Contractors have moved on site to begin transforming part of Folkestone Town Centre into a new park, designed to be used by all sections of the community. The area known as Payers Park will be extensively landscaped and redesigned so as to offer an oasis of green space between the Creative Quarter, Grace Hill and Rendezvous Street. Preparatory work began on Monday 10 February to enable completion of the project in time for this year’s Folkestone Triennial exhibition, “Lookout”, which begins on 30 August.
The new park will occupy a prime position, and will incorporate views through existing mature trees across the sloping site. Amenities will include a graded boardwalk and other walkways, seating, planted and grassed areas, and a central plateau, all designed to provide a focal point and destination for residents, visitors and shoppers, as well as improving access between areas of the town centre that are currently disconnected. The current car parking spaces will be retained, but realigned so as to present the entire area more attractively.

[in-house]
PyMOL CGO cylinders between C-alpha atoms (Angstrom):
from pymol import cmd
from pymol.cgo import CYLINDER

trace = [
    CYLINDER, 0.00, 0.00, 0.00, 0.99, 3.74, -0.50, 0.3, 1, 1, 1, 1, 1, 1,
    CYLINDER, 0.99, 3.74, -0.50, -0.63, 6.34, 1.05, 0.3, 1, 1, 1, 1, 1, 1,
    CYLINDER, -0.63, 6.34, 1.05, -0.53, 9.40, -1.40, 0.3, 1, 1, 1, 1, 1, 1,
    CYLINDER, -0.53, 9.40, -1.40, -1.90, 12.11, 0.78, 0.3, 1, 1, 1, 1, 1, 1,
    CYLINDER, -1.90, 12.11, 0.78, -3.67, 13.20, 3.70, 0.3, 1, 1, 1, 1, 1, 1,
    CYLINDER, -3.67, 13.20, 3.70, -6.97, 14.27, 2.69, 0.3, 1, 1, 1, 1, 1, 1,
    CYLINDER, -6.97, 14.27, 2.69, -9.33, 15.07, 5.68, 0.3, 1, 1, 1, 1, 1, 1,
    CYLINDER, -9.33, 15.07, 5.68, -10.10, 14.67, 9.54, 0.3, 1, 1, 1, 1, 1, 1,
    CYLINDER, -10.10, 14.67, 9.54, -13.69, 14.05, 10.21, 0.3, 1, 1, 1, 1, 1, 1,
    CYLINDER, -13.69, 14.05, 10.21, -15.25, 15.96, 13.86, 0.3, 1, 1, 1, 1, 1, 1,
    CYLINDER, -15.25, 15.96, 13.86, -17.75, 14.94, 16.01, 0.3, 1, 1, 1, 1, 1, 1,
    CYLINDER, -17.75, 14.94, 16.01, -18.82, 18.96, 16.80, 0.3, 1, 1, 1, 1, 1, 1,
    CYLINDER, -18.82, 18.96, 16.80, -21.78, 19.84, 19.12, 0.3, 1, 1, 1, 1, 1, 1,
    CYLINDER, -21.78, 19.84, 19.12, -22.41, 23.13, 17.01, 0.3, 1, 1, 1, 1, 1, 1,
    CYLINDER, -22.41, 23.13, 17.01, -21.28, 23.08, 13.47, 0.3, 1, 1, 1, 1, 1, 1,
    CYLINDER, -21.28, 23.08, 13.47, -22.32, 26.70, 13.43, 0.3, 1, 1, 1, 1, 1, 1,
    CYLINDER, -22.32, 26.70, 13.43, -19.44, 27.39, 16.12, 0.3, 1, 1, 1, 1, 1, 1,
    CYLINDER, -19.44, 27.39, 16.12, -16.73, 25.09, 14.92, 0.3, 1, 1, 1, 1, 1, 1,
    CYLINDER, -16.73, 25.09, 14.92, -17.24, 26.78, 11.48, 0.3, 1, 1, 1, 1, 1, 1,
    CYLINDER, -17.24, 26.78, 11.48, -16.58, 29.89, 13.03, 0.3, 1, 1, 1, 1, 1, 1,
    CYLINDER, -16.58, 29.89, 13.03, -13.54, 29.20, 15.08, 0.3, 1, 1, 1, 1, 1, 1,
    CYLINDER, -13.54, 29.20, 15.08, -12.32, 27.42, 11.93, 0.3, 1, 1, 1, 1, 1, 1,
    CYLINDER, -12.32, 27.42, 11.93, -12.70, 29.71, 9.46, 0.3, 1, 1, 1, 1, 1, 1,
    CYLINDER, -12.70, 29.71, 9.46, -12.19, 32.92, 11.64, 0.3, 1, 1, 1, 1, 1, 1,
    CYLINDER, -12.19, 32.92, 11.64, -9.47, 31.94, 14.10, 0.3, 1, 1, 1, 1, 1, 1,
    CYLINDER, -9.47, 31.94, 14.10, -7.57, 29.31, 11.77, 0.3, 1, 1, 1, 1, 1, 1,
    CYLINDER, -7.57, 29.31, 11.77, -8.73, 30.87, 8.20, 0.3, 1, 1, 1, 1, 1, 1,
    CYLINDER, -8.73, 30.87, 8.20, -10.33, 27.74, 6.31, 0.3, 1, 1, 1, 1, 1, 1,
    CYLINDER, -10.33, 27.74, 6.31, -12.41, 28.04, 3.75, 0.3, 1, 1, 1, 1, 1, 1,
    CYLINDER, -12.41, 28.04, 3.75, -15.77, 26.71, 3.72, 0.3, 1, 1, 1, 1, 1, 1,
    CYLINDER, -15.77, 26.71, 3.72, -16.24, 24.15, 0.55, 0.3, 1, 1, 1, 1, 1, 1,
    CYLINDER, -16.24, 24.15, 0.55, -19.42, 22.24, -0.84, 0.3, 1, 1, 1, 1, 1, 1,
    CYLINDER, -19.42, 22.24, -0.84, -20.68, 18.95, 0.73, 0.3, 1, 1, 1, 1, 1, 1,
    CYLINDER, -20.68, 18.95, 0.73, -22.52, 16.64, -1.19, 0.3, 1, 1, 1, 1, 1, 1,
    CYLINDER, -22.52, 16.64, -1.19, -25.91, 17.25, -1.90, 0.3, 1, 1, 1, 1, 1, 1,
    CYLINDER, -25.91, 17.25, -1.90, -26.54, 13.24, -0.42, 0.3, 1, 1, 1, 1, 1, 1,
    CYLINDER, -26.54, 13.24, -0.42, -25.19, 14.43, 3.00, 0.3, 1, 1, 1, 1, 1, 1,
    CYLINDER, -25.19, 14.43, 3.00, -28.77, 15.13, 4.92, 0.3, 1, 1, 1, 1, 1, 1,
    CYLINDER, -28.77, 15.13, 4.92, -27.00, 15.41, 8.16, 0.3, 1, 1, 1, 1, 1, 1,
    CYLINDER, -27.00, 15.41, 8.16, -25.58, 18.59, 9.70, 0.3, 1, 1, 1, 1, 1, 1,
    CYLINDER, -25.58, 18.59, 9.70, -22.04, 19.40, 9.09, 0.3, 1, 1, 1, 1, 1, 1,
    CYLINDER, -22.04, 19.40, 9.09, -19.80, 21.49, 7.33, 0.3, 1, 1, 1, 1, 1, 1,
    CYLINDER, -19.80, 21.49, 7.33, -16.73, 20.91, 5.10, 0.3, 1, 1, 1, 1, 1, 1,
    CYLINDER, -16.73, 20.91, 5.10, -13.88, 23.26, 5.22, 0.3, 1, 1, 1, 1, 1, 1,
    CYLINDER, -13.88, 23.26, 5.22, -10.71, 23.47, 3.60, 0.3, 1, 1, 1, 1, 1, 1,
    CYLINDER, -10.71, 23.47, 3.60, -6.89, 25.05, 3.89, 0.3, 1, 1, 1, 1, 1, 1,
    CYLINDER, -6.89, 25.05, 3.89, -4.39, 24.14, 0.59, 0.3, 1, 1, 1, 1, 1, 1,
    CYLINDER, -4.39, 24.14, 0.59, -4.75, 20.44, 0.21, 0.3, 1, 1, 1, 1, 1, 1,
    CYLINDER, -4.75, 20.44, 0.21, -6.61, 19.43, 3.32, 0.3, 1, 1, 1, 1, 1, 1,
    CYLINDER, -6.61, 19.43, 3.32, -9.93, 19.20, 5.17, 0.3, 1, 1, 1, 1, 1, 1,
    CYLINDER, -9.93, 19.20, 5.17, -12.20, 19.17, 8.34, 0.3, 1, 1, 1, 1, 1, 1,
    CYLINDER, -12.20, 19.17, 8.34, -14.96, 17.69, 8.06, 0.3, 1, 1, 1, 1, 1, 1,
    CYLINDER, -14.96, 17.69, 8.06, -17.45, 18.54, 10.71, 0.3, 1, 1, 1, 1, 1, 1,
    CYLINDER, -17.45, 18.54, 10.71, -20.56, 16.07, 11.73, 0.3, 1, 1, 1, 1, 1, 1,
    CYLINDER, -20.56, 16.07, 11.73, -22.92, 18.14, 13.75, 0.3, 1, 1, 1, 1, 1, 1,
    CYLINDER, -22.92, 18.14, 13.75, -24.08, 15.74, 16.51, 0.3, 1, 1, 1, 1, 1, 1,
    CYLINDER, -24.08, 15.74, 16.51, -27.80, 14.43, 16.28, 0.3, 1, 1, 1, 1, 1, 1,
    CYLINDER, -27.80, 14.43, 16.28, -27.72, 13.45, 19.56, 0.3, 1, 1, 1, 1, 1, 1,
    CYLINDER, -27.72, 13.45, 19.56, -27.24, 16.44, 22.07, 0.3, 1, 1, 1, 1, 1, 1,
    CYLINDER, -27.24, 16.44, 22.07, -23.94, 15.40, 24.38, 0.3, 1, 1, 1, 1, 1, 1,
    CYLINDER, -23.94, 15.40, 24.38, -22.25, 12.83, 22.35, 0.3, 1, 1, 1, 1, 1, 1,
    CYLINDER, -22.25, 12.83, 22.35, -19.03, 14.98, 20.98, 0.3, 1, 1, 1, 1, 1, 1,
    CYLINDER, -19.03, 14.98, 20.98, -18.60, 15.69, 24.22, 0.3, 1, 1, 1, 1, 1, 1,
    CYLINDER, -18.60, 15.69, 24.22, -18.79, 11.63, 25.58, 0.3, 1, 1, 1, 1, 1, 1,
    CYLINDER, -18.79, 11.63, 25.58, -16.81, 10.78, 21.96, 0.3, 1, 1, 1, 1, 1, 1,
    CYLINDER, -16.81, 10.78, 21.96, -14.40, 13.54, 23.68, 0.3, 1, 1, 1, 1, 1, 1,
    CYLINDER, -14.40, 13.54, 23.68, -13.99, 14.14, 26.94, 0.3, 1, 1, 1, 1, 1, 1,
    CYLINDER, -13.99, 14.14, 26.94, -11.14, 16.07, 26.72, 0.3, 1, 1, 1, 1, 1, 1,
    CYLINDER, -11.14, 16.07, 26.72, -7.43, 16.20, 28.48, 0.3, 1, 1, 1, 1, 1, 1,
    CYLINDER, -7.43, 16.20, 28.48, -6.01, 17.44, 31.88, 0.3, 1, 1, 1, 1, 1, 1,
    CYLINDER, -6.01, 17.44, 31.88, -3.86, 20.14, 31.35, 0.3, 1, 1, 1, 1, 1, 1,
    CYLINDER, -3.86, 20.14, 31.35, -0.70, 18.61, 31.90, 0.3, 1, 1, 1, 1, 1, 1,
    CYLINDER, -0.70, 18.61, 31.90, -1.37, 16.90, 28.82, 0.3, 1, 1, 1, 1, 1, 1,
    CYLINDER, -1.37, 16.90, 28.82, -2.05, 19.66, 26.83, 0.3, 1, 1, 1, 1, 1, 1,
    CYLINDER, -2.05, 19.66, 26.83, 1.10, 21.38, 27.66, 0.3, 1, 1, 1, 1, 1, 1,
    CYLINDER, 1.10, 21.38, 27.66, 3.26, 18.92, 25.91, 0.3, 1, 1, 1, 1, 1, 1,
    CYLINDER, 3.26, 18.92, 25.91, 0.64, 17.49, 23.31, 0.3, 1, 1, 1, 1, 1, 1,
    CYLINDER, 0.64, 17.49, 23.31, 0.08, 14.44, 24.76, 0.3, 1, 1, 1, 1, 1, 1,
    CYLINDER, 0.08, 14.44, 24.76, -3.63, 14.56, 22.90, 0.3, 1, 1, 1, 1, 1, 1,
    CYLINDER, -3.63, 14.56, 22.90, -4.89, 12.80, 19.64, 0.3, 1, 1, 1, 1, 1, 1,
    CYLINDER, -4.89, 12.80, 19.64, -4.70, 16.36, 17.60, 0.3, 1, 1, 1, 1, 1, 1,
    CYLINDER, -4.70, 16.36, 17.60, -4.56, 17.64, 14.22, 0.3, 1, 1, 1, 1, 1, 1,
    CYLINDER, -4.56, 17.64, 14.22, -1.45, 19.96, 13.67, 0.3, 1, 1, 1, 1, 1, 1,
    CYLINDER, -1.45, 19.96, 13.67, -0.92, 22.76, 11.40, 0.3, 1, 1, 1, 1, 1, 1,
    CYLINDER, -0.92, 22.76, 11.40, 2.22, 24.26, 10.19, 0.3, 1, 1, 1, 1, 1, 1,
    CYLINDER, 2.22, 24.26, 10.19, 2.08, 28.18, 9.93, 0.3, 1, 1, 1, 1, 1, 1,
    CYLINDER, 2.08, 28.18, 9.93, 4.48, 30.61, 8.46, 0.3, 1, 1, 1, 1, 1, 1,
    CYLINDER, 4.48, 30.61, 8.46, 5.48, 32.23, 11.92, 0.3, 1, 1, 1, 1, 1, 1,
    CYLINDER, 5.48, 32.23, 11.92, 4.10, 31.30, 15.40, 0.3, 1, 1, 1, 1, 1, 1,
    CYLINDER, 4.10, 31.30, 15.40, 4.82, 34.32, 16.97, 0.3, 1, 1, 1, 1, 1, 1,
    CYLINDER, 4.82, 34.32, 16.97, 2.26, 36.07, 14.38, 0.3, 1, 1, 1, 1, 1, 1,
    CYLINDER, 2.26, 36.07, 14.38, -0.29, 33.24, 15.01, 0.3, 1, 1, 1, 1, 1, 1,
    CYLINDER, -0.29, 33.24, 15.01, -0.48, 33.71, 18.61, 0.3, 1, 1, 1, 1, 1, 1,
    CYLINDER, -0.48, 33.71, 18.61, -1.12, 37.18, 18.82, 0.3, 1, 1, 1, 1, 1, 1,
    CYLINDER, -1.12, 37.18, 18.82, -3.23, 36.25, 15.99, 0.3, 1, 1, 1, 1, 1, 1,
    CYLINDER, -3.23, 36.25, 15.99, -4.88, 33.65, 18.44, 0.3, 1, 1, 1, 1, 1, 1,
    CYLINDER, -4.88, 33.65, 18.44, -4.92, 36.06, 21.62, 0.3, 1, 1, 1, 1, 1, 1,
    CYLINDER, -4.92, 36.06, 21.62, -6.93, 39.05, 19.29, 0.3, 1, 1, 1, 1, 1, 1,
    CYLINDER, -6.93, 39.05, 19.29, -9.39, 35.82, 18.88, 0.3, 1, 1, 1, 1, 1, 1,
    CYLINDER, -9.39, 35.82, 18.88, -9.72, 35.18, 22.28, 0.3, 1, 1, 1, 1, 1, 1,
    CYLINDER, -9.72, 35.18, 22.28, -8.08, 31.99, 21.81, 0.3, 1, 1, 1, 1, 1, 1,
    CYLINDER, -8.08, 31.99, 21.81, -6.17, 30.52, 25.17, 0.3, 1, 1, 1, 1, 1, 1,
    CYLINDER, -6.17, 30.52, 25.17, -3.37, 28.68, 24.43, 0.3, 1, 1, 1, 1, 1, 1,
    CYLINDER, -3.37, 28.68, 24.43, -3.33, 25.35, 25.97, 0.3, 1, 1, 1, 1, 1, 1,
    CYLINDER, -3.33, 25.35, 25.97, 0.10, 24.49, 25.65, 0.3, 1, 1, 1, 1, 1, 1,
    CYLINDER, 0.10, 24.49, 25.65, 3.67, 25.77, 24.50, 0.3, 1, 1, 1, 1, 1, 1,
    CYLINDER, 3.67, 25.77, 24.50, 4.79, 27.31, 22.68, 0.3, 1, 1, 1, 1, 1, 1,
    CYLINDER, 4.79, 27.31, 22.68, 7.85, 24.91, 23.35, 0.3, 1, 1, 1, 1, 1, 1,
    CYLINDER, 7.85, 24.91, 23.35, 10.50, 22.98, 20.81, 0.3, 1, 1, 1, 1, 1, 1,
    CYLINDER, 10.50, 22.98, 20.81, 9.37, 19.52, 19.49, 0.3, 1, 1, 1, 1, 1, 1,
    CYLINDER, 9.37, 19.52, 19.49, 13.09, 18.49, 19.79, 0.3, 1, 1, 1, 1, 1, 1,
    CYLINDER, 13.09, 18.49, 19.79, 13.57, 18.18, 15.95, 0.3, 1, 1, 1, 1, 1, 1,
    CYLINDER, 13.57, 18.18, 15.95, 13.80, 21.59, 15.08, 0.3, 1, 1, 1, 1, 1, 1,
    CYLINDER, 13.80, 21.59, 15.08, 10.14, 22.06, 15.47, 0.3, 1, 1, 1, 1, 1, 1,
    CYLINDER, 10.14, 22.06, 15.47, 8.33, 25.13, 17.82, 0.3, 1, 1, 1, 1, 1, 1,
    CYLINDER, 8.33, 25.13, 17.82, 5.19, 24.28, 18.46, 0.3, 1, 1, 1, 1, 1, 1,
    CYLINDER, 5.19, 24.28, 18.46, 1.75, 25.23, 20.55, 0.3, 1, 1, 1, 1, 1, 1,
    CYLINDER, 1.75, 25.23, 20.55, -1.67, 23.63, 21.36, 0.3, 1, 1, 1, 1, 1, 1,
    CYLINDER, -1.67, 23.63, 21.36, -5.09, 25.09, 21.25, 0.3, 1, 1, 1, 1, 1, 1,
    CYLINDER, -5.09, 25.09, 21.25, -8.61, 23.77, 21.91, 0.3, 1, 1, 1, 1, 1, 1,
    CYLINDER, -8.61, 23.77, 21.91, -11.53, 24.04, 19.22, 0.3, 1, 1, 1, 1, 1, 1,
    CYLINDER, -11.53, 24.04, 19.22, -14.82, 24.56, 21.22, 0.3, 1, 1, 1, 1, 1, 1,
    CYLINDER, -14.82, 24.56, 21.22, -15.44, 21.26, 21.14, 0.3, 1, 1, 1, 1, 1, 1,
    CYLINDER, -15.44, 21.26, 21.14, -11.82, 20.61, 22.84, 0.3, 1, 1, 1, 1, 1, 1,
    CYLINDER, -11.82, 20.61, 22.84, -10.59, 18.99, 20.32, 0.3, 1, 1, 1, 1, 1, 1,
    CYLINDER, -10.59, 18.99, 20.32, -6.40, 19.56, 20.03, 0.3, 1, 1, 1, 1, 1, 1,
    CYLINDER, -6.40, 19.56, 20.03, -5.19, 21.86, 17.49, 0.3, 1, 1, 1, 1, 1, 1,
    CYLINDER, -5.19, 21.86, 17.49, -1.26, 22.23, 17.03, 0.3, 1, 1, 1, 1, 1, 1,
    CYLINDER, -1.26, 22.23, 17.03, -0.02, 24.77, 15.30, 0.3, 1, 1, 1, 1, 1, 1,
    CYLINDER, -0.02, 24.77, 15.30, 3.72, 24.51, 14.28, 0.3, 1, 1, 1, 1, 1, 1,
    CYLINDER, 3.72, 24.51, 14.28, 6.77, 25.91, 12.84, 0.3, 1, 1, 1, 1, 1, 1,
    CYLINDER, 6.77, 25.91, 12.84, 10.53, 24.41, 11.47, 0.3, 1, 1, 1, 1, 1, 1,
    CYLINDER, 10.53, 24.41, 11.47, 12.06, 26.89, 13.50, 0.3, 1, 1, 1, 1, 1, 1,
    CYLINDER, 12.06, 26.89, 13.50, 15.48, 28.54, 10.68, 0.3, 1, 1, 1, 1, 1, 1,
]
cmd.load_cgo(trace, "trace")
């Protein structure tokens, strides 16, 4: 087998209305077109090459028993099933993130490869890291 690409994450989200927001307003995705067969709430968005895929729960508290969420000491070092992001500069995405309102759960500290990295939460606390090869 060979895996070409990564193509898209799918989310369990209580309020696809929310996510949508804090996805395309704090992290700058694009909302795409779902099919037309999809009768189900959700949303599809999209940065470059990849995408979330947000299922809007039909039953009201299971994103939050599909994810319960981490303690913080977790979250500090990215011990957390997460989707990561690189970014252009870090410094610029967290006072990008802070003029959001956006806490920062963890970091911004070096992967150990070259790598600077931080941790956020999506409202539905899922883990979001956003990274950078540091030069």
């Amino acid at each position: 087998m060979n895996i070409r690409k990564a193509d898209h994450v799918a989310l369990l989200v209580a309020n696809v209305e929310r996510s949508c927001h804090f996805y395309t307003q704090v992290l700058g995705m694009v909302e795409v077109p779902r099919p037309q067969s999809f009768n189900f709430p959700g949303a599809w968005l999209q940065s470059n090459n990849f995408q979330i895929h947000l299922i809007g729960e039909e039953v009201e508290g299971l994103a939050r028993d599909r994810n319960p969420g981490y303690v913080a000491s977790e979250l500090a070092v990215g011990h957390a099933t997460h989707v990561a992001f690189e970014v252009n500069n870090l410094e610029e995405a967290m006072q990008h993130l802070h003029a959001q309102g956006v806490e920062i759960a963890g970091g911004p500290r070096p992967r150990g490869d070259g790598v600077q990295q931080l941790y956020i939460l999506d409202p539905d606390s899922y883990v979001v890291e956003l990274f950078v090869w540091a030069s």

The new park has been conceived as a contribution to the 2014 Triennial, which is managed by the Creative Foundation, and commissioned from urban design specialists muf Architecture, whose work includes the Altab Ali Park in London’s Whitechapel. The design process included community consultations and a series of events involving local people to help ensure that the area’s heritage and past usage is reflected in its future use.
The site has been dilapidated, unused and without any designated purpose for many decades, and is now being made available for public use through a partnership between The Roger De Haan Charitable Trust, Kent County Council and Shepway District Council, who will manage the park under an arrangement that also allows them to manage the car park spaces.
Creative Foundation Chief Executive Alastair Upton said: “This imaginative project will transform what has been an eyesore for so many years. The area will be designated as a public park, thanks to the generosity of The Roger De Haan Charitable Trust, which is contributing nearly £1 million towards the cost, and the partnership with Kent and Shepway. This will be another significant piece in the jigsaw that is coming together to make this area of town much more attractive.”